When you are involved in an accident, it can be a devastating and stressful event, especially with you are at fault in this situation. In these cases, you may be responsible for not only the cost of injuries and damages you sustain, but also the potential expenses of the other involved party. However, this would then create questions about what to do after causing an accident and how this will impact your car insurance. In the aftermath of a crash you caused, the following steps are important:
- Observe the damages and injuries for both vehicles or the other driver involved in the accident. Document these with photographs if possible.
- Document the time and location of the accident, while also obtaining the contact or insurance information of the other driver involved.
- Call the police and report the accident.
- Get the names and contact information of any eyewitnesses to the crash.
- Call your car insurance company as soon as possible to report the incident.
Even if you are certain you caused the accident, never accept blame. Let the facts and evidence speak for themselves. In some cases, you may not have been the only party to blame, but more on that in a moment. Contact a Peachtree City car accident attorney as soon as you can to help you with the details of the accident.
Negligence laws in Georgia
In personal injury cases, one or more parties can be at-fault for an incident. This is often called comparative negligence or contributory negligence. This would be defined as the concept of a plaintiff’s actions or inaction contributing in some way to their own injuries. Most states have some sort of comparative negligence law in place, meaning that a person can recover compensation for their injuries even if they were partially at fault. However, in these cases, the amount of compensation awarded will be reduced based on their percentage of fault.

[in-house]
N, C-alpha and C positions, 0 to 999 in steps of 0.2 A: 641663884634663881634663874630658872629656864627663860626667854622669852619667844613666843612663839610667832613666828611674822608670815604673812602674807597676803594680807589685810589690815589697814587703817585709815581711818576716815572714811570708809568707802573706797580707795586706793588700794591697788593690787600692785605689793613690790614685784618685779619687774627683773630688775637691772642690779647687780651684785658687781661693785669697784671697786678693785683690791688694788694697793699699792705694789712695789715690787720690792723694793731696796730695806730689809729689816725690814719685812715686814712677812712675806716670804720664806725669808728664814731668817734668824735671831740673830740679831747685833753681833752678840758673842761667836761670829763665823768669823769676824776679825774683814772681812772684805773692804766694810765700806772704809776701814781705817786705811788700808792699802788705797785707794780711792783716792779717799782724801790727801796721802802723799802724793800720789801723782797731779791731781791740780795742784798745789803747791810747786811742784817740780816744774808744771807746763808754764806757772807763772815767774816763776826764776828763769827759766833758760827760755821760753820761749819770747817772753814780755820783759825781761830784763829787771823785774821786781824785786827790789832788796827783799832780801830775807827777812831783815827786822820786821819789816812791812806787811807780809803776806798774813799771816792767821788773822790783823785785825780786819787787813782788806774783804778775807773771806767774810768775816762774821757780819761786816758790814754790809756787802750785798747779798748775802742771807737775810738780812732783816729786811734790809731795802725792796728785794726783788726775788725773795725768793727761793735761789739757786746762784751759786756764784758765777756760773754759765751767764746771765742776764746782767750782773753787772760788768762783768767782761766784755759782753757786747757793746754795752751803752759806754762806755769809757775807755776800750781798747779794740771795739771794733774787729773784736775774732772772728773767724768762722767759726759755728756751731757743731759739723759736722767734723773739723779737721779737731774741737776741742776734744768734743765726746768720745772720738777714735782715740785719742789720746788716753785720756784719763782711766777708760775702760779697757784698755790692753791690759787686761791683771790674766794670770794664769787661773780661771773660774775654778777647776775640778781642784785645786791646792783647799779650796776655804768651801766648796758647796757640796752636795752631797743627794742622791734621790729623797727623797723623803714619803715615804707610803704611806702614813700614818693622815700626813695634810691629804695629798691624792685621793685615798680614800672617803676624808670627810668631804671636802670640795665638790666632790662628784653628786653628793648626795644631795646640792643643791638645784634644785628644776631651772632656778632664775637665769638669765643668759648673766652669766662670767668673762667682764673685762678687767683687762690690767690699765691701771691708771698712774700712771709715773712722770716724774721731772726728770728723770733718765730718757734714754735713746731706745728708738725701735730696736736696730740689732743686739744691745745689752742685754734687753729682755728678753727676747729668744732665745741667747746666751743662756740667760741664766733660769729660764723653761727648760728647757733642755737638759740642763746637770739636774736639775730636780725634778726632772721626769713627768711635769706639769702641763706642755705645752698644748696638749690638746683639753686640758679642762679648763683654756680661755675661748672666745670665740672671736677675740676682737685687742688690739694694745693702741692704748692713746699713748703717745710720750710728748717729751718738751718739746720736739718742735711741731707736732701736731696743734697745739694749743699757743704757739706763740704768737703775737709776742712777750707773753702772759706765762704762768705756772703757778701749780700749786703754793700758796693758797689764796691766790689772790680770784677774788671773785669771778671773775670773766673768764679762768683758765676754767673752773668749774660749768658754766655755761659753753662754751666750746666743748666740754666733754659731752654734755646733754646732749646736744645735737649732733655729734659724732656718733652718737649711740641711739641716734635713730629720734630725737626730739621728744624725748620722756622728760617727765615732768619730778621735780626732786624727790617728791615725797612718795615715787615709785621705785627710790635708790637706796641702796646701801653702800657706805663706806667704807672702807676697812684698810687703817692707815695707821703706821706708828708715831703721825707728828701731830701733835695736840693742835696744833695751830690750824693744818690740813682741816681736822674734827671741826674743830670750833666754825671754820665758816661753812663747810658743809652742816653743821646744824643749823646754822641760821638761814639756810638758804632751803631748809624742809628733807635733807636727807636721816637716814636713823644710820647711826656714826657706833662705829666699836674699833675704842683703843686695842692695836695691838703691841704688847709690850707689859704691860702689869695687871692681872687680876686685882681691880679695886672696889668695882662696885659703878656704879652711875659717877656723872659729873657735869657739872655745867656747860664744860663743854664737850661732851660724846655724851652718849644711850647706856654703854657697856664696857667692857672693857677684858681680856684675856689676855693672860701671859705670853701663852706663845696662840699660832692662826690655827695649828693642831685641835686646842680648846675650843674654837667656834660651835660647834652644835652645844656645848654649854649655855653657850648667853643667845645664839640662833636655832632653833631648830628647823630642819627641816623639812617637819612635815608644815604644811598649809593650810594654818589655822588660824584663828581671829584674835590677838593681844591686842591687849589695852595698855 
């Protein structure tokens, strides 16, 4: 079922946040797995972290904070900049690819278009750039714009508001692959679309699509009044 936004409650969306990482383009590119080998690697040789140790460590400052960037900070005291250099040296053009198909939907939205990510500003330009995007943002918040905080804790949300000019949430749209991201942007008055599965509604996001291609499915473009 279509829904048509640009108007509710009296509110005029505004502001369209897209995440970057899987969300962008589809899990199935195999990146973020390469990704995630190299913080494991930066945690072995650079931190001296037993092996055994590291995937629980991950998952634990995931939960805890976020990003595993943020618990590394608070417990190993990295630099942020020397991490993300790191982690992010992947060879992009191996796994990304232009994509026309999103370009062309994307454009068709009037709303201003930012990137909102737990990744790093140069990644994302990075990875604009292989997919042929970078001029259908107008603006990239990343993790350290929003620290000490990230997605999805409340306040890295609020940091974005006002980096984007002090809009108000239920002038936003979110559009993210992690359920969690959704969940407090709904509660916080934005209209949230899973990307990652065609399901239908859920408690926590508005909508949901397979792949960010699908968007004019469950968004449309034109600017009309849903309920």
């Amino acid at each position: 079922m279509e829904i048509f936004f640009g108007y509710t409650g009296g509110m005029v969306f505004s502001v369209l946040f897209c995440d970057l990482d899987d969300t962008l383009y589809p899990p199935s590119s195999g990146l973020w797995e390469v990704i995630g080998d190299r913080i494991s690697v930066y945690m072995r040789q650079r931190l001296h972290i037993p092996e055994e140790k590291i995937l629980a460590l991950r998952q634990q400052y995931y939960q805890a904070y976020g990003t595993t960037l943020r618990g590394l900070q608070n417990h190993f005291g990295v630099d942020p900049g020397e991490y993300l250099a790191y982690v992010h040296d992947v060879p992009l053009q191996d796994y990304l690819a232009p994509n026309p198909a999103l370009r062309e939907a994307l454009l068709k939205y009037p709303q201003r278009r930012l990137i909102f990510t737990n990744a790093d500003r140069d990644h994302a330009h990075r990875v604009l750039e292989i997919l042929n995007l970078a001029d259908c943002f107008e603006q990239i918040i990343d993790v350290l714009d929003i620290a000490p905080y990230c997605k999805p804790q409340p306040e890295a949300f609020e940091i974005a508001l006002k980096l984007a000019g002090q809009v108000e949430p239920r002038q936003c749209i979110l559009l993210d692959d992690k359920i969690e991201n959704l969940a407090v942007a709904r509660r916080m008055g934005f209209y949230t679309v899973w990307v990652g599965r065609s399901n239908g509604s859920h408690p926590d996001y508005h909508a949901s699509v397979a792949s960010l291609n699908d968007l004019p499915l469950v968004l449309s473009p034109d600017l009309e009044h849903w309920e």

Specifically, the are two types of comparative negligence known as pure and modified approaches. With the modified comparative method used in Georgia, the damages of the plaintiff will be reduced by the percentage of what they were at fault for. However, the plaintiff can only secure damages if they are less than 50% at-fault for any injuries related to the incident. In Georgia, the modified comparative negligence method is used for car accident negligence.
Can you recover damages if you were at fault?
An individual can still recover damages due to comparative negligence if they adhere to the statute of limitations regulations. A statute of limitations places a limit on the possible time a plaintiff may have to file a lawsuit, which would depend on the type of harm you experienced.
With most personal injury cases, all states, including Georgia, have a similar statute of limitations that can be implied towards car accident lawsuits. Under Georgia law, any personal injury claim must be filed by the injury victim within two years from the date of the crash. These same regulations would apply for a wrongful death lawsuit for the same accident filed by the victim’s family.
However, if the accident requires you to file a lawsuit due to vehicle damage, the statute of limitations for these types of cases is limited to four years from the date the crash occurs.
Will my car insurance rate be affected?
With accidents, annual car insurance rates can certainly be affected by any car accident you are in. Your insurance premiums are even more likely to change if you are at fault for a crash. In some cases, your insurance carrier may even drop your coverage.
However, with accidents, the harm you can do towards your rates are greatly dependent on the state you are from and which company you have a policy with.